ML2 Lithography: One Tool to Write Them All

Semiconductor Manufacturing and Design
By Marc D. Levenson

Does the transition to 450mm wafers offer the ultimate opportunity to switch to maskless lithography (ML2)? That was the suggestion made by Burn Lin, senior director of micropatterning at TSMC in his keynote for the SPIE Alternative Lithography Conference in San Jose Feb. 14. The 450mm transition would appear to require expensive development of a variety of patterning tools and resists if a conventional mix-and-match strategy were employed. Since multi-electron beam lithography can be used to write any layer, one 450mm e-beam direct-write tool could pattern them all, and for 30% lower cost at any production volume. Only one machine would have to be engineered and only a few resists formulated.

The architecture of Lin’s tool would be similar to a multi-column version of KLA-Tencor’s ReBL system, with several wafers on a rotating stage and up to 36 columns, each supporting one million independent beams. Direct write with continuous stage motion on all levels would allow devices to break out of the standard 26 x 33mm field, with consequent efficiency improvements. The issue, as always in electron beam lithography, would be throughput. Lin claimed that could be addressed by scaling the number of columns and stages. Mass production would reduce tool cost to $500,000 per wafer per hour. Lin claimed that by the time 450mm came along, the CD would be 10nm or below, making his suggested ML2 architecture the least challenging and most economical of the available options.

Other advocates of ML2 and alternative lithographies seemed less visionary. The KLA-Tencor presentations on ReBL emphasized the steps needed to re-target the DARPA-funded 45nm program towards commercial viability at 16nm or so in 2015. Regina Freed described how returning to linear stage motion reduced risk and complexity with the lower stage velocity needed for 1nm CDU and overlay at 16nm. There still could be 36 columns and the throughput target would be 100 wph.

Mark McCord of KLA-Tencor described the hardware evolution towards high-volume manufacturing (HVM). Going to linear stages simplified the data channel, allowing re-use of data, but still required a 6 Gb/s channel for each column. The key element of the reflective million pixel design is the Digital Pixel Generator (DPG), which consists of a 248×4096 CMOS shift register underlying a 1.6mm MEMS electron lens array. McCord showed that the first CMOS chips are now working, producing a checkerboard pattern that was focused onto the wafer plane and scrolled at stage speed to facilitate time domain integration (TDI) of the exposure. At designed demagnification, the pixels would be 6nm and edges would be placed to <1nm by using 31 different dose levels. If all goes well, a TDI-exposed wafer would appear soon, and the end of 2012 would see a 100kV 100X demagnification machine with 4 wafers and four 4th generation columns working simultaneously to yield 4-8 wafers/hour using 30mC/cm2 resist. E- Beam Initiative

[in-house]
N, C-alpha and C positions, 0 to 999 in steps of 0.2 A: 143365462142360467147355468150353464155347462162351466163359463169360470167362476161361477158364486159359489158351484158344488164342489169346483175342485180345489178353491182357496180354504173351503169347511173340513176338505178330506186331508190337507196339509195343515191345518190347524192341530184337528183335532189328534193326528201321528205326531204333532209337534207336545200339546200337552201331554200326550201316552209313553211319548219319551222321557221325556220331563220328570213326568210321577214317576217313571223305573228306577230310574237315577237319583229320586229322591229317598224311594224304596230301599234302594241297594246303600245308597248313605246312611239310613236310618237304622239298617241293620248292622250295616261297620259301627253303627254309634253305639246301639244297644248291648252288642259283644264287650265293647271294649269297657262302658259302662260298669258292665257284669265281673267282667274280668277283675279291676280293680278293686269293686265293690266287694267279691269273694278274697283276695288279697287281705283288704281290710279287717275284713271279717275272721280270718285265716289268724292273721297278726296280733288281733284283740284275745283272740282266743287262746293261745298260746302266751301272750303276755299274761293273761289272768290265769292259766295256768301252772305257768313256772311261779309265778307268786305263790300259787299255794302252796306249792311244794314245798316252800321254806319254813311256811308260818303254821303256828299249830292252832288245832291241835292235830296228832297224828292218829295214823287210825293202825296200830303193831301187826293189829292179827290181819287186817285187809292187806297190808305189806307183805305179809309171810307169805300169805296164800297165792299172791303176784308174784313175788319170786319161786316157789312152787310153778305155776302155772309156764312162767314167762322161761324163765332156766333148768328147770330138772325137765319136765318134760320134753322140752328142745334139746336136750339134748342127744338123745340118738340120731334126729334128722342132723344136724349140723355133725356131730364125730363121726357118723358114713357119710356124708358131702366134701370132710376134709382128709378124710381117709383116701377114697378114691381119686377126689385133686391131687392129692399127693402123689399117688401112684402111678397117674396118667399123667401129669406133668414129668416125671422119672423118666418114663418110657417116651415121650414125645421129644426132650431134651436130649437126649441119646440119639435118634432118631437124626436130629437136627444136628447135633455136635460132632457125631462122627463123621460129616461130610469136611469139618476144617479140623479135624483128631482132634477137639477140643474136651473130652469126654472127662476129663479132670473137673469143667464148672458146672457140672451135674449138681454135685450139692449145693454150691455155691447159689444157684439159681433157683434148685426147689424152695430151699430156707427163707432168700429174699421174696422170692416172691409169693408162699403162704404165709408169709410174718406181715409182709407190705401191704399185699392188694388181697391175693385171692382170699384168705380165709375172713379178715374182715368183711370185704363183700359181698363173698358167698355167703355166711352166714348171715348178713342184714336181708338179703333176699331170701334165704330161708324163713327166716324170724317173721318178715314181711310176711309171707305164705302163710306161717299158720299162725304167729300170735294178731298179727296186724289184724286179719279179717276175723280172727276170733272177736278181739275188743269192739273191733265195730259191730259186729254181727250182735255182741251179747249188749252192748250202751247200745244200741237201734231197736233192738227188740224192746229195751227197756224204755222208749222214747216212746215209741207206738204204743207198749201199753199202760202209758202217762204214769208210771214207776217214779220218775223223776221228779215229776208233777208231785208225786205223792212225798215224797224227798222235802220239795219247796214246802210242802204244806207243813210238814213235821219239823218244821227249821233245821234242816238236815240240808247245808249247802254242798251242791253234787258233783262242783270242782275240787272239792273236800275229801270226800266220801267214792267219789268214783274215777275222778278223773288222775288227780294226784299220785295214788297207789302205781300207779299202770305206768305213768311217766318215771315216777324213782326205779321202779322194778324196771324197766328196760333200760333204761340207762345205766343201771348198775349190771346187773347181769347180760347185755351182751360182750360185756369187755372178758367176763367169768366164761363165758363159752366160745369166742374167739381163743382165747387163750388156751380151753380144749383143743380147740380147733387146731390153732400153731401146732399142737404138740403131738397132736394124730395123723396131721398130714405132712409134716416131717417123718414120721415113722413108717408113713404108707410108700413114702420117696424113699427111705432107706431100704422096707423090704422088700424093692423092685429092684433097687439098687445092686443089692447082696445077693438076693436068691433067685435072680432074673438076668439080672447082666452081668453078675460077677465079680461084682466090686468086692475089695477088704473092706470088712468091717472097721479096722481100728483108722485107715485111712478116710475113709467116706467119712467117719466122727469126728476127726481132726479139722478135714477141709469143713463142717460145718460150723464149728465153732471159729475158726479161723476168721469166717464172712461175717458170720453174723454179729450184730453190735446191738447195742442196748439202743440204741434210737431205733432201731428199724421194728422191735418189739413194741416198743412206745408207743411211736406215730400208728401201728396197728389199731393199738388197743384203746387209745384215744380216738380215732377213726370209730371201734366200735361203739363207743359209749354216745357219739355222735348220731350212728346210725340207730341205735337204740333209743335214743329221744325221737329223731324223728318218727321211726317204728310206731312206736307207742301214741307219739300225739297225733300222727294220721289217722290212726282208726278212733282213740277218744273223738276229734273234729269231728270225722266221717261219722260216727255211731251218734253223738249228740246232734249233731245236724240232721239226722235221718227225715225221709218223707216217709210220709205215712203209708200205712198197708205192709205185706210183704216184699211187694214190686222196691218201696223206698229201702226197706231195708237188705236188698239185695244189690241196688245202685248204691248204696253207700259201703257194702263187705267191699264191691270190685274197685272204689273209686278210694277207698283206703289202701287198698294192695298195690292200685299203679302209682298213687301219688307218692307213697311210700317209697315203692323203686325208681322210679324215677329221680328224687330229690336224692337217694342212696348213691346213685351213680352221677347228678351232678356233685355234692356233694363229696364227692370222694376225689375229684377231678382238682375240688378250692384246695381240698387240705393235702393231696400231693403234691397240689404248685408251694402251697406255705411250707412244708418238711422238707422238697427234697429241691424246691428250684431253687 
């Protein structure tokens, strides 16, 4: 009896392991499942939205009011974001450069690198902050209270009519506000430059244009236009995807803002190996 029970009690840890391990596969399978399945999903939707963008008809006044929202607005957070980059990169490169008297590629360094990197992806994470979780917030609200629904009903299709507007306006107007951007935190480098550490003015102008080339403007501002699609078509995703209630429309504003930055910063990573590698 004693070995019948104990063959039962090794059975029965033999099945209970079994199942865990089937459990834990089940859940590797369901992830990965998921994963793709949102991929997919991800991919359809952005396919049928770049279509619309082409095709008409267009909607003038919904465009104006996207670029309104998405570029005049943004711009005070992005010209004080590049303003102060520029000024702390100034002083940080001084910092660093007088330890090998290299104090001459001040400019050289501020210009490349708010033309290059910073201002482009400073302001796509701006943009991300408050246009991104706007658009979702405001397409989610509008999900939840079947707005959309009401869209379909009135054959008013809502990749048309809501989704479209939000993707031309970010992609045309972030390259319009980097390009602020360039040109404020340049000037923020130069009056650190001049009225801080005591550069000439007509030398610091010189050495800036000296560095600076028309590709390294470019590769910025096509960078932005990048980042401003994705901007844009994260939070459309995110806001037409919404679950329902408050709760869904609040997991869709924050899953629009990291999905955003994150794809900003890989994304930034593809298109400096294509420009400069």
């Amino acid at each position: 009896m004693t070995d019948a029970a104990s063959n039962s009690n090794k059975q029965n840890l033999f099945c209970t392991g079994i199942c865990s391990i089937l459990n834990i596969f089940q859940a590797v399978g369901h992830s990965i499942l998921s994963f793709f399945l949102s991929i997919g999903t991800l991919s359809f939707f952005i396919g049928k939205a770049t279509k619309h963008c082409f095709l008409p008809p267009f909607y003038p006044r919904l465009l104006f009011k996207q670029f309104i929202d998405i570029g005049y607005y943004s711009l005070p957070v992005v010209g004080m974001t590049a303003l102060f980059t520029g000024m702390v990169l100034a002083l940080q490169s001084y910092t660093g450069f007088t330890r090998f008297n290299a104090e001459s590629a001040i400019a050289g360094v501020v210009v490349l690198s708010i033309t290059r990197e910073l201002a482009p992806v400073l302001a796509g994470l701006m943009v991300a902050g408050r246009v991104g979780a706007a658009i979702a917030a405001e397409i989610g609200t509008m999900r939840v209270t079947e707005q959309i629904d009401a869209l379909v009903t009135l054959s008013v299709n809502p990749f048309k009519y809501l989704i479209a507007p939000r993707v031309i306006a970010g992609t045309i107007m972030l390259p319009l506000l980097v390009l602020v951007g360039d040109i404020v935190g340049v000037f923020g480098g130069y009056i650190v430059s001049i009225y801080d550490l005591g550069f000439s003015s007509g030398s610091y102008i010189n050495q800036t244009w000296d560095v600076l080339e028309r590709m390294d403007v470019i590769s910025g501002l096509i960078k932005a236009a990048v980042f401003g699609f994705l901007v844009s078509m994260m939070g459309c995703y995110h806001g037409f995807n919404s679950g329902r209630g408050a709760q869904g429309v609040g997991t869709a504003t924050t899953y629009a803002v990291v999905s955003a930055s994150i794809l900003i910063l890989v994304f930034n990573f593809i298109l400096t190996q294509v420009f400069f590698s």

At the annual E-Beam Initiative lunch Managing Director Aki Fujimura noted that his organization is an educational platform for all electron-beam applications with 42 member companies, and open to all. In 2012, he predicted that the design for e-beam program (DFeB) would demonstrate mask-CD uniformity improvement on the first full-chip model based mask data preparation (MB-MDP) example. Ryan Pearman of D2S described how MB-MDF facilitated the use of overlapping circular shots to draw curved and diagonal mask features with better edge definition and uniformity. Both shot count and edge placement errors are reduced when circles replace rectangles stitched together at corners, according to Pearman.

Mike Smayling of Tela Technologies described how e-beam lithography could be used for the tiny and difficult “cut” operations in proposed 11nm complimentary lithography. In this system, proposed by Yan Borodowski of Intel and already being used by that company, all circuit features begin as linear and uniform line-and-space gratings. The gratings are then cut into useful circuit elements by subsequent exposures. The problem has been that up to 5 additional optical exposures would be needed to make all necessary circuit geometries because of the fundamental ~80nm limit on the minimum resolved pitch of each optical exposure.

Complementary Lithography process with 193nm immersion lithography. Different colors denote each of the 4 cut-mask exposures. (Courtesy Intel)

Smayling pointed out that an e-beam system could write all of the cuts at once, using Tela’s patented system, which would be much faster than writing the entire pattern. No e-beam system has yet been optimized for this specialized application, but he showed an example of an 11nm grating with cuts made using a Vistec electron lithography system at Cea-Leti .

Later in the conference, Kenji Abe described more esthetic 22nm and 11nm line-and-cut results achieved on a multi-column cell projection prototype by a team from eBI member Advantest and TEL. In the first stage, the line grating was written by TEL’s self aligned double or quadruple patterning process.

Then one beam of the Advantest MCC-POC EdBW tool cut line ends with 5nm overlay accuracy using either a positive or negative tone process. Development etching and subsequent processing resulted in controllable line end spacings down to 13nm. Abe pointed out that such a tool could cut the gate and M1 patterns anticipated for the 11nm node. Other papers from Advantest recommended design and resist innovations that would facilitate EbDW with character projection. The goal is 100 WPH at the 14nm node in a 150 beam, 10 cluster system with 100B shots/wafer, and 75mC/cm2 resist. The drastic shot reduction required may first prove feasible in complementary lithography.

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